Among Canadian municipalities with populations over 150,000, Regina and Saskatoon are the only two that do not have some type of City-wide organic waste collection. On June 24, 2018, Saskatoon’s City Council approved the development of a year-round curbside residential organic waste collection, utilizing a single green cart for co-mingled food and yard waste.




For the past three years, the City's residential waste diversion rate has remained static at 20 per cent. Implementation of the remaining diversion services outlined in WPR is needed to move toward the 65 per cent residential diversion goal set by City Council. Services aimed at diverting organic waste will have the most impact, as this waste stream makes up over 50 per cent of residential waste.


Administration’s evaluation of organic waste service options examined the current composition of residential waste, gathered public input on waste management priorities and documented best practices in waste management, with a focus on municipalities in central Canada.


Waste Composition

Over half the material residents place in the garbage each week is organic waste. Curbside waste studies show that on average during the growing season, 25 per cent is yard waste. Throughout the year, 27 per cent is food waste and compostable products make up the content of the garbage cart.  


Prior to the implementation of the Blue Cart Recycling Program in 2013, recyclable paper and packaging made up 40 per cent of residential garbage. Based on curbside waste studies in 2017, the percentage has decreased to 12 per cent. Participation by Regina’s residents has contributed to a successful recycling program. With that, organic material represents the greatest volume of divertible waste remaining in the garbage cart. This information is illustrated in Appendix B.  




Resident Feedback

Extensive community consultation was conducted on the preferred residential service options during the development of Waste Plan Regina, which included telephone polls, focus groups, website feedback, public meetings and comment cards.


In 2016, the City conducted market research to reconfirm public priorities for solid waste management. The research showed how residents view the role and responsibilities of the City related to waste diversion and improvements to be made to the City’s solid waste management services:

·         96 per cent of residents agree that it is important to reduce the amount of household waste going to the landfill.

·         91 per cent of respondents feel that the City has a responsibility to help residents reduce the amount of waste going to the landfill.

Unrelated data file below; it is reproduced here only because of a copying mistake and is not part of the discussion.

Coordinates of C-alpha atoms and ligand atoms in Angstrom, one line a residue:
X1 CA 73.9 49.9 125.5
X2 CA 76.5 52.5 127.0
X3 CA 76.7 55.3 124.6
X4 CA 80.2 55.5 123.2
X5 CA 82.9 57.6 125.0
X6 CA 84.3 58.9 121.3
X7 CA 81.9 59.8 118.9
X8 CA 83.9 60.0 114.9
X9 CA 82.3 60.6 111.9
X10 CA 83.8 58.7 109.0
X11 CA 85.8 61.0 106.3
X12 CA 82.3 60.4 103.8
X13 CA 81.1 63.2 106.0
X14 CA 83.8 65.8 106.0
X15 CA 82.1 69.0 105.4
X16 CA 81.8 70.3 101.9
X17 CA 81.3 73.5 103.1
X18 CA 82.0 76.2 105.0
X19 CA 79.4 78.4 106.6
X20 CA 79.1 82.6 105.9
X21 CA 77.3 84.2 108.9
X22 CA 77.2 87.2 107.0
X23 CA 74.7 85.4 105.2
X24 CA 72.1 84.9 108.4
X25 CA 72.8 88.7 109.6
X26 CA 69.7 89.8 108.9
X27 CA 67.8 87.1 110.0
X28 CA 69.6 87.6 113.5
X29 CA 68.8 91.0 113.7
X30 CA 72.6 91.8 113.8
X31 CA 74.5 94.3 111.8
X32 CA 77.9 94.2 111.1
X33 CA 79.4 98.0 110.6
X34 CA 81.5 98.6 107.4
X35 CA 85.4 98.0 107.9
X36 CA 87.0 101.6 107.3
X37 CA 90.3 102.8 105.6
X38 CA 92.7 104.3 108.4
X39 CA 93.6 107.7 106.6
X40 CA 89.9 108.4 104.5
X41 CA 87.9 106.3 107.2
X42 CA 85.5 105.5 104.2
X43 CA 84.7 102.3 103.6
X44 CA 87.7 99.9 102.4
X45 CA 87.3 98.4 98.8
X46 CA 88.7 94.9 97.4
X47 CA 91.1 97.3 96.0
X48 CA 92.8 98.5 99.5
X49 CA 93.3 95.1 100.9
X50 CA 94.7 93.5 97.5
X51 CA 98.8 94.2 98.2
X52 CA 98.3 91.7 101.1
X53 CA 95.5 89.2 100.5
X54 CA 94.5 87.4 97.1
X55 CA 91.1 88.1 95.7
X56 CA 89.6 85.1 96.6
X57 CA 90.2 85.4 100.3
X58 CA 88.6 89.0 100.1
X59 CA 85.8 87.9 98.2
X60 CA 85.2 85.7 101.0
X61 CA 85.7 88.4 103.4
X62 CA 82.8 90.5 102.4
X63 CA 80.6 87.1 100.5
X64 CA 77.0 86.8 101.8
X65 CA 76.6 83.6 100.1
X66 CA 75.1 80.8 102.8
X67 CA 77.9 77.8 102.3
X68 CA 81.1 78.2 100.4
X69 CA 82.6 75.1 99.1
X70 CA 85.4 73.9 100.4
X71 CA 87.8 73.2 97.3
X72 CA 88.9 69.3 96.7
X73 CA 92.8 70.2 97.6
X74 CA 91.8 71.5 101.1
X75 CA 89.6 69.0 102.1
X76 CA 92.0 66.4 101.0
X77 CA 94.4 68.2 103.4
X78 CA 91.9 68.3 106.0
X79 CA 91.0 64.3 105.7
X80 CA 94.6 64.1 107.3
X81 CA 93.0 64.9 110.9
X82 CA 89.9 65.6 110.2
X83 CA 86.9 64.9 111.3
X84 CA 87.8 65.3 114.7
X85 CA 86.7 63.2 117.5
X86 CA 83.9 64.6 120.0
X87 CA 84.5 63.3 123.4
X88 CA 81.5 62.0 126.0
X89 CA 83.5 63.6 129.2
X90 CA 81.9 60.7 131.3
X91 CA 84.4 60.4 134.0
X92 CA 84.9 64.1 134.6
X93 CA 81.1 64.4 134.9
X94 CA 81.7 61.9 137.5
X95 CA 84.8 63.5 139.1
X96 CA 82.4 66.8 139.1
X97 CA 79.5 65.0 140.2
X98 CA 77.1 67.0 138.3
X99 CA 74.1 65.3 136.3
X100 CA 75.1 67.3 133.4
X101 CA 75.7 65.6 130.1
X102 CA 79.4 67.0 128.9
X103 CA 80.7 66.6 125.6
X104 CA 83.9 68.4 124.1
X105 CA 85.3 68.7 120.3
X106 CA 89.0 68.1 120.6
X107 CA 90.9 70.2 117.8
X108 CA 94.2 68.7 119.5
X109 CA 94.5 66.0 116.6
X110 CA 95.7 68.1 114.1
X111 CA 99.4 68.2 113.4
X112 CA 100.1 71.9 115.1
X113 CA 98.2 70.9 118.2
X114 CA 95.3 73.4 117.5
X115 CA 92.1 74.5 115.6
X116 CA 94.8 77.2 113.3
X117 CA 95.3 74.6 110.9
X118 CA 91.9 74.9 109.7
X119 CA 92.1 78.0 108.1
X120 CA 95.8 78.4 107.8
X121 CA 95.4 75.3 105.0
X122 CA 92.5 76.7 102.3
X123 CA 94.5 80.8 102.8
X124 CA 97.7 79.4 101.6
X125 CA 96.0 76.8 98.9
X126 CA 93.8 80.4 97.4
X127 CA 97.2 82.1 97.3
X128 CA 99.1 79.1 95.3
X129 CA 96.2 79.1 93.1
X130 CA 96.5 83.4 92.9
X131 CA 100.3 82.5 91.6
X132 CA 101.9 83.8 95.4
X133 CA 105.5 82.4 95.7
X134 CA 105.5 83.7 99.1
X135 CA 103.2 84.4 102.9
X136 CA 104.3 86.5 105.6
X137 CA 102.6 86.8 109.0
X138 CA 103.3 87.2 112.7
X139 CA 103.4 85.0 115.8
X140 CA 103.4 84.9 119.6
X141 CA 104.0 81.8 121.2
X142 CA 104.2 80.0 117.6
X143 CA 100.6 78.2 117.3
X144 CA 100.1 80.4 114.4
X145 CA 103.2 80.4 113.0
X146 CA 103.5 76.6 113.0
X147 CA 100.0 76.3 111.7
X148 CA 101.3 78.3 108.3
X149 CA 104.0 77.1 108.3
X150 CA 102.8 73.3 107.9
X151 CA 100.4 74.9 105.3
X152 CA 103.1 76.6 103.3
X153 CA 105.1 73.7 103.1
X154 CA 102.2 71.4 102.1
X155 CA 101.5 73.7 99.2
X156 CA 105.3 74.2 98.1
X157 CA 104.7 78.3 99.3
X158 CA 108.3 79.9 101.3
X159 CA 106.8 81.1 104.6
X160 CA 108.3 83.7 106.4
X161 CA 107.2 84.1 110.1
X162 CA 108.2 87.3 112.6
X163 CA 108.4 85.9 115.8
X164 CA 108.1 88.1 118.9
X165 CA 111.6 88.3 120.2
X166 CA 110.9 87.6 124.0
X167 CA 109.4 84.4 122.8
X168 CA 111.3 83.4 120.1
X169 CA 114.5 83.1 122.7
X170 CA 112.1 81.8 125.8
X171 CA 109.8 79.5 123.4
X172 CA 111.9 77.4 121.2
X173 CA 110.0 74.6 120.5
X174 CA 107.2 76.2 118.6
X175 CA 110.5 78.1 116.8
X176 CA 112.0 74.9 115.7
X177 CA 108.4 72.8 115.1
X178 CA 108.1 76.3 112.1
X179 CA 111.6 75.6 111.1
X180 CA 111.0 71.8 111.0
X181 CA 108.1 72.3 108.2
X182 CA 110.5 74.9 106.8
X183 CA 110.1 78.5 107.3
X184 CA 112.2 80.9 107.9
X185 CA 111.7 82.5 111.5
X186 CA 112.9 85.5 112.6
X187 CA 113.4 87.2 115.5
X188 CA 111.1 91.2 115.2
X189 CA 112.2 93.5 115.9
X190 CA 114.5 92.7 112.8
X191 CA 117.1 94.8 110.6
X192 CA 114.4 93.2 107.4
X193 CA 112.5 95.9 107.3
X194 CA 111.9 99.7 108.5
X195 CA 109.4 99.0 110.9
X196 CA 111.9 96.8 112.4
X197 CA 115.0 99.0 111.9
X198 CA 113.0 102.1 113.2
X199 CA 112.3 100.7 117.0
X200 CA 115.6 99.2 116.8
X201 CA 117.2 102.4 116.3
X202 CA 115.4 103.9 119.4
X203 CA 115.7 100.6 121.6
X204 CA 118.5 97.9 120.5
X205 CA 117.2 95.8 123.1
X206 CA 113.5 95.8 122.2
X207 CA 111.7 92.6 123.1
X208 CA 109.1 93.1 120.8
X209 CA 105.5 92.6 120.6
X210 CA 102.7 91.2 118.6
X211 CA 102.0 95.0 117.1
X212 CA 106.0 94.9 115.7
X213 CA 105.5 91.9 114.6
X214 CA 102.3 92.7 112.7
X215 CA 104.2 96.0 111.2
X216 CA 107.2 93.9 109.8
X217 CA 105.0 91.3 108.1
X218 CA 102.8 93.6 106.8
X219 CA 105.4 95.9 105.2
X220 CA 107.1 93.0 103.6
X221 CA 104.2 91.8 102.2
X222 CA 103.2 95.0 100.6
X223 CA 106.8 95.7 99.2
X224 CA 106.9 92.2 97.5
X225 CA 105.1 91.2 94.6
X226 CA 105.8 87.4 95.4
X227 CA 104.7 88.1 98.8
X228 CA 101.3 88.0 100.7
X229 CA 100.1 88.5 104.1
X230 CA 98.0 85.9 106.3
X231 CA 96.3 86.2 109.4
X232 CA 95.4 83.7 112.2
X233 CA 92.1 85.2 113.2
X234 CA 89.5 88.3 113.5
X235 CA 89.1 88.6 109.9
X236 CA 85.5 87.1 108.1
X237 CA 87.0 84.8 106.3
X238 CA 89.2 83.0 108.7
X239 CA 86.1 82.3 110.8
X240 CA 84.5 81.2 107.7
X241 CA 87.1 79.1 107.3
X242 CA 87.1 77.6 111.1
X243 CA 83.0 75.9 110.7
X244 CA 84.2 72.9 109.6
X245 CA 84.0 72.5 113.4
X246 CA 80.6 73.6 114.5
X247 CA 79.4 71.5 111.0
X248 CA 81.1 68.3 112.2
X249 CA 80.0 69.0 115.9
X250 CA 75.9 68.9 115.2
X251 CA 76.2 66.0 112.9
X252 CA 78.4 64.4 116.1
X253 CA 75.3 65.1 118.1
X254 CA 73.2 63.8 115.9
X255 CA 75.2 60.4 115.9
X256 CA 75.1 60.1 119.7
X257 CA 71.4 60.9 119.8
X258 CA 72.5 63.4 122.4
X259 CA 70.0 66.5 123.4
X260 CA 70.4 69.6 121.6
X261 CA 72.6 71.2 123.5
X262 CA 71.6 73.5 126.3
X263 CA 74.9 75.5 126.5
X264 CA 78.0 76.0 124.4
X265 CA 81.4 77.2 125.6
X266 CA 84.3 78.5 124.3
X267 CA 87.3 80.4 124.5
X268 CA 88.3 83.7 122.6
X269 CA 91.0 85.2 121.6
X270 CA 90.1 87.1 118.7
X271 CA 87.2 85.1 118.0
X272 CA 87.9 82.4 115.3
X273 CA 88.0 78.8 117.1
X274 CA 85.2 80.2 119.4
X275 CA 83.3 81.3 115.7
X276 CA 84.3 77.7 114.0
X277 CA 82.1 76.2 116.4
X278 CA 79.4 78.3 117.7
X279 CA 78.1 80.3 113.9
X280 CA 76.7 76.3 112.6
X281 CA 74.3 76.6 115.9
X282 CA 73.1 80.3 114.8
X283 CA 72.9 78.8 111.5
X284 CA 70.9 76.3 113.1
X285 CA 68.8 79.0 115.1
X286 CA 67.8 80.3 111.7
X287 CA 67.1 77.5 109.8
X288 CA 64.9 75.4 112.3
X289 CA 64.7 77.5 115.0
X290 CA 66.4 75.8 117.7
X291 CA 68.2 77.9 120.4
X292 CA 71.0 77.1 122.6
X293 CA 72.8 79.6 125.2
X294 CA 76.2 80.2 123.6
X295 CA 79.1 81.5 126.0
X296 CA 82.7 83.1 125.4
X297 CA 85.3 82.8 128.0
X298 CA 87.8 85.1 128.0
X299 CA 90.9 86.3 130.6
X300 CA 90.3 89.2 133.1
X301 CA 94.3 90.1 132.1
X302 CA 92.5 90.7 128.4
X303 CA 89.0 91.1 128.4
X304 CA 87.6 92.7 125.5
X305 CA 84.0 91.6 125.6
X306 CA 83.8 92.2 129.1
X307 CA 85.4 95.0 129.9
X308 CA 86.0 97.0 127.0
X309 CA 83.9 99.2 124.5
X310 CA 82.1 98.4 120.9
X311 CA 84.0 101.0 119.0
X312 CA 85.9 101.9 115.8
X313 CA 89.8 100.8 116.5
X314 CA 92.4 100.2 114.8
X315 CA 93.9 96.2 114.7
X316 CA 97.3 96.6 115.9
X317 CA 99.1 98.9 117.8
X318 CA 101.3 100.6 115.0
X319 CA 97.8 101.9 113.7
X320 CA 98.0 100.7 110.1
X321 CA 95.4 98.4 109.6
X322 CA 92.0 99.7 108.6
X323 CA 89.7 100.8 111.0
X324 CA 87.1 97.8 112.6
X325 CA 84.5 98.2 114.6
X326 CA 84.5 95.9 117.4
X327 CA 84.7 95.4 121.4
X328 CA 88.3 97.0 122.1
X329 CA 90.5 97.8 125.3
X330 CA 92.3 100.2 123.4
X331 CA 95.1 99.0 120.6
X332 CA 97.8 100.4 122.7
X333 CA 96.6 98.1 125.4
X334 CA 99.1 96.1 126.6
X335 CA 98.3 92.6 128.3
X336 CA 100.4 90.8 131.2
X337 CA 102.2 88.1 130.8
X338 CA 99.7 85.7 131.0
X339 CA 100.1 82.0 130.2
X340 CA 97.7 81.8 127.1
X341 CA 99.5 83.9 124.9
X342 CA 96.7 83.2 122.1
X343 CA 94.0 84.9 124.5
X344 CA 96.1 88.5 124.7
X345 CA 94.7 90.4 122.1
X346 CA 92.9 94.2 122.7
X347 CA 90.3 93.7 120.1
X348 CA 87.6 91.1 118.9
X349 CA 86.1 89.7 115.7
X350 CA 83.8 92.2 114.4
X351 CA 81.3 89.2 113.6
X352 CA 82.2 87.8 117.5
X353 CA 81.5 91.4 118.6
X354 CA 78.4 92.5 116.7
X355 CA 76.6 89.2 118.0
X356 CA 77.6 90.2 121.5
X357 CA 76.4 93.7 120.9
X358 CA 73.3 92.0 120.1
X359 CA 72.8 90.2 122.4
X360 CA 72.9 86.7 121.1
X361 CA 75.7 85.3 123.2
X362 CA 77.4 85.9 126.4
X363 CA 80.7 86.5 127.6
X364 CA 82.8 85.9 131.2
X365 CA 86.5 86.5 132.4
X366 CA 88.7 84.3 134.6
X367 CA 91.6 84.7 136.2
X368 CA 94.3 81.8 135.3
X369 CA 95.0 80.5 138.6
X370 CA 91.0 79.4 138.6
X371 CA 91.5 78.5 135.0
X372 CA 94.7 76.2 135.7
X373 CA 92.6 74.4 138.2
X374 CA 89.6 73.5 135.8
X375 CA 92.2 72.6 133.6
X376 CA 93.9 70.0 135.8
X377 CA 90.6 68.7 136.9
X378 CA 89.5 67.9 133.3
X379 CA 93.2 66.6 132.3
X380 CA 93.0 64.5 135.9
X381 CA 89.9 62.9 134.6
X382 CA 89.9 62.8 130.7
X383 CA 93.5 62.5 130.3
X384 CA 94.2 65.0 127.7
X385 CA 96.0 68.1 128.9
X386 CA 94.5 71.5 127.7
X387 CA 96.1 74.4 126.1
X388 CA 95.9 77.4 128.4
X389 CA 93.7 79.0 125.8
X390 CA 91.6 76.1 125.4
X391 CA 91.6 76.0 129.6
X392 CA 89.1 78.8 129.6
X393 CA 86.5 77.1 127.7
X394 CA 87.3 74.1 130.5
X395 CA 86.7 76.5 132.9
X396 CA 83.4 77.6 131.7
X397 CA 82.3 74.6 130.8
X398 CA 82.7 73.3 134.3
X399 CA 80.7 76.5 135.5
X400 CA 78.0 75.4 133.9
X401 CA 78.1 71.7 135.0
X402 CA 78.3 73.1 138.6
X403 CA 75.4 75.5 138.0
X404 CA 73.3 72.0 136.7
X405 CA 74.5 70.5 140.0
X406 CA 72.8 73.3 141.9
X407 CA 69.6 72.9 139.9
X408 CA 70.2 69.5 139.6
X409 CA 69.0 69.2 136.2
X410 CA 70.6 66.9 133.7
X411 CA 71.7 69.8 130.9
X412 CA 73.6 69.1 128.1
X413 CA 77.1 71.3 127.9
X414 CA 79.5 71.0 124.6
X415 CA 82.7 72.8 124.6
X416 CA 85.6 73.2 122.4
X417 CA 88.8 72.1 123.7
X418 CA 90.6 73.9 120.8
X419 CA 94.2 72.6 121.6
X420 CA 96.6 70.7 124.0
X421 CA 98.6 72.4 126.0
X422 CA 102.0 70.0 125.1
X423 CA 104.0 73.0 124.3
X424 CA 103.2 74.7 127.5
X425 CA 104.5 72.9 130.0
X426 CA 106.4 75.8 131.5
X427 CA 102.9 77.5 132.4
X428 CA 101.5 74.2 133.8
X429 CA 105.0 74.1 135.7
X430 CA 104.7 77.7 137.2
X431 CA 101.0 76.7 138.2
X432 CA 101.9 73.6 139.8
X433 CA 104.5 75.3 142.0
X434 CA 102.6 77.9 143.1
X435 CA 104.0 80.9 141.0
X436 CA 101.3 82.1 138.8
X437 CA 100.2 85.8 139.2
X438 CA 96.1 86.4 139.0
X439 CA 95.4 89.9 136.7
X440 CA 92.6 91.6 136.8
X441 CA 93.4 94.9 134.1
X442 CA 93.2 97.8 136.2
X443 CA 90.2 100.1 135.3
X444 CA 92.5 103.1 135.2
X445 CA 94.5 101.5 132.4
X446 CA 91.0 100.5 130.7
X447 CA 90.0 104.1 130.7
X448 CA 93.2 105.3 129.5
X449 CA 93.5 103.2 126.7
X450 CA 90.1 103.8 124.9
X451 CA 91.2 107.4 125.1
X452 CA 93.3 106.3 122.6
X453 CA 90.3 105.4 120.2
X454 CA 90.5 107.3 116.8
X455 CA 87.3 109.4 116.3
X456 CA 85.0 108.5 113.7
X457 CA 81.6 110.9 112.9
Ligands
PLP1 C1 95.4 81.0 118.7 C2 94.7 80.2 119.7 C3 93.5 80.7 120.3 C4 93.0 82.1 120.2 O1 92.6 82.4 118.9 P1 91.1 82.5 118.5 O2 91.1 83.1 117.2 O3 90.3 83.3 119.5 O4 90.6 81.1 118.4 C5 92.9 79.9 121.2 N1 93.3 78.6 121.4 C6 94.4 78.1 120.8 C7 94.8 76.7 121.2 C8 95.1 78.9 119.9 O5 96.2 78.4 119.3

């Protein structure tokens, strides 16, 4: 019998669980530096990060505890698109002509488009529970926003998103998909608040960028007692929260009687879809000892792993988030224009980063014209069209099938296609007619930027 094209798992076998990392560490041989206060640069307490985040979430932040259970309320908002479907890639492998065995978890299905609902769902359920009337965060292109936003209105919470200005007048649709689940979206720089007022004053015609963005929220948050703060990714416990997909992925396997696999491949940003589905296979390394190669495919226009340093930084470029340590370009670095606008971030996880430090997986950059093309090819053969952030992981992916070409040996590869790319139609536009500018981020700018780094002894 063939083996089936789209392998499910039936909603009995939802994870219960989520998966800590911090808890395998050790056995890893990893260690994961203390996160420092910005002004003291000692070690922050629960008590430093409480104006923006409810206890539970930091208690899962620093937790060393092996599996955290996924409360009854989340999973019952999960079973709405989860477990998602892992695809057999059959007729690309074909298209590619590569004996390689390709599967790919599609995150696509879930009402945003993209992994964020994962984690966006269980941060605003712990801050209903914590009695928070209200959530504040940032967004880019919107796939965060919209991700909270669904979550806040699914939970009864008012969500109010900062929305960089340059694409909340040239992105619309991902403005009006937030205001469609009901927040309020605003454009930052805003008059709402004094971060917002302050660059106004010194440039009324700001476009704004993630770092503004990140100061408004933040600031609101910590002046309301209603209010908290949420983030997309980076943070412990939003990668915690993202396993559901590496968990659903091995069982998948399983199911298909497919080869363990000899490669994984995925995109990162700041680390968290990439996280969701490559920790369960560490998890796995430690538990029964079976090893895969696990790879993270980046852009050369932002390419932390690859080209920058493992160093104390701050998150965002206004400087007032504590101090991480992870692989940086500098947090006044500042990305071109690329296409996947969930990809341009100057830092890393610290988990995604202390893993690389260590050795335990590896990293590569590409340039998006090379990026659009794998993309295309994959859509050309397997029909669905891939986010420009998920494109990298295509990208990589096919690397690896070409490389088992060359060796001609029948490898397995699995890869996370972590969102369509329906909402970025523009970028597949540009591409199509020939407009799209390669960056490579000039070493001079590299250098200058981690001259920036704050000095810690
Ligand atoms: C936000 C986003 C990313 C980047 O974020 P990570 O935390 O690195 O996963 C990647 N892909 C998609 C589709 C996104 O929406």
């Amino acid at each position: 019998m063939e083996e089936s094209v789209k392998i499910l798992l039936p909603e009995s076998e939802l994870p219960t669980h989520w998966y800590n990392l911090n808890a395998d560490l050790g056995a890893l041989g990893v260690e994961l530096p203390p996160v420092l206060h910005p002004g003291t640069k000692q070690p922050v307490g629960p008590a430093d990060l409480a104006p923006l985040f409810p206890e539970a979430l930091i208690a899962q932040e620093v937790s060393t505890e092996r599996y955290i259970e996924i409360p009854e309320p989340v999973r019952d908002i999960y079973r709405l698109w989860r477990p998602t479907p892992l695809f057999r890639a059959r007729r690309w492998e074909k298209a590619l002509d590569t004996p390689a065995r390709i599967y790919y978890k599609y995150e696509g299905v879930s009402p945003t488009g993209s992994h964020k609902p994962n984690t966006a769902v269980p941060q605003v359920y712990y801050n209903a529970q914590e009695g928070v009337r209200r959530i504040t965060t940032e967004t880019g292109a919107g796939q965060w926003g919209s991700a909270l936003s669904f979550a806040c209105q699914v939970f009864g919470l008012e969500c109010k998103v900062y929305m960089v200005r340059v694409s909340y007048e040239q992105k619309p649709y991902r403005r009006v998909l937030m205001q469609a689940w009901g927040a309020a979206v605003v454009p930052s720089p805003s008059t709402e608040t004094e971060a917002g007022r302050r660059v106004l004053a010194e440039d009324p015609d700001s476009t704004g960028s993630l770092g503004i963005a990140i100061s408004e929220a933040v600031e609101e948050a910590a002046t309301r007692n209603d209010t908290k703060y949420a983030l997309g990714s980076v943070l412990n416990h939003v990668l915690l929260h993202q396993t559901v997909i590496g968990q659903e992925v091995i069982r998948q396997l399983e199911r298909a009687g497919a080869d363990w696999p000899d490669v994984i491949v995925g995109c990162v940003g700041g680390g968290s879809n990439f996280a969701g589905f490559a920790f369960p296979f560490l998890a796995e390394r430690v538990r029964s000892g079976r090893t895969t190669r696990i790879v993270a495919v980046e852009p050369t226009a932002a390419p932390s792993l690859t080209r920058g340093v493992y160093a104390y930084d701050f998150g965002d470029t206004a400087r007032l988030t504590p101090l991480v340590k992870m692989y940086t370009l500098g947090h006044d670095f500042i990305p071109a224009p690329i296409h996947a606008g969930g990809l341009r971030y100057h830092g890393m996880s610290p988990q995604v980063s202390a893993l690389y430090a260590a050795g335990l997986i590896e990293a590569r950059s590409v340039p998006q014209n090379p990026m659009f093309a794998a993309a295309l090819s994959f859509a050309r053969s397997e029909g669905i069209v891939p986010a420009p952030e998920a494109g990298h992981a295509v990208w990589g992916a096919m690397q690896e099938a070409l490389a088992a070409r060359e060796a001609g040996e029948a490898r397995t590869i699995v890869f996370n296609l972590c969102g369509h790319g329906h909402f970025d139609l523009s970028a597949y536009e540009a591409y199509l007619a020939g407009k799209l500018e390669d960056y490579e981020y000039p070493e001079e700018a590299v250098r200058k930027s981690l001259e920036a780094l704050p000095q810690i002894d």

·         77 per cent agreed that curbside food waste collection should be a priority.

·         88 per cent agreed that curbside yard waste collection should be a priority. 


Market research conducted in March 2018 showed that:

·         62 per cent of respondents who receive curbside collection services agree the City should introduce a new curbside organic, compostable collection service, including 32 per cent who strongly agree.

·         Among residents who sort their household waste all or most of the time, most, 65 per cent and 59 per cent, support a new curbside organic service collection.

·         Support for curbside organic pick-up is significantly higher among young people ages 18 to 34.


Additional feedback will be collected during the pilot project from residents participating in the curbside organic waste collection service. The feedback will be analyzed and incorporated into a final implementation plan to be presented to City Council in Q2 of 2021.


Organic Services Best Practices in Canadian Municipalities

Administration reviewed solid waste services offered in Saskatchewan, British Columbia, Alberta, Yukon, Northwest Territories and Manitoba. After compiling the initial data, site visits were made to organic waste processing facilities in Alberta and Manitoba for a more detailed examination. All the municipalities offered some form of curbside organic collection of either yard waste or food and yard waste. These sites were chosen due to similarities in climate, geography, demographics, landfilling costs and provincial regulation. The information is summarized in Appendix C.


Organic Waste Collection Options

There are two distinct methods of collecting residential waste: drop-off depot and curbside collection. The choice between the two depends on the desired outcomes of convenience, resident participation, waste diversion as well as program cost and resident affordability. The

table below contrasts the collection options and their impact on the desired outcomes.



Drop-off depot

Curbside collection










Program Cost 







Resident participation in an organic waste service is closely related to how convenient it is to use and if food items are accepted. According to Environment Canada’s Technical Document of Municipal Solid Waste Organics Processing, curbside organic collection that includes food waste results in high participation, upwards of 90 per cent, as it replaces general garbage collection for the disposal of food waste. Curbside collection that only allows yard waste is limited to the growing season and will only be used by those that produce this waste. Yard waste depots require residents to travel to a disposal location making them less convenient. For that reason, some residents will opt to dispose of yard waste in their garbage cart. Drop-off depots are inappropriate for food waste due to health and odour concerns.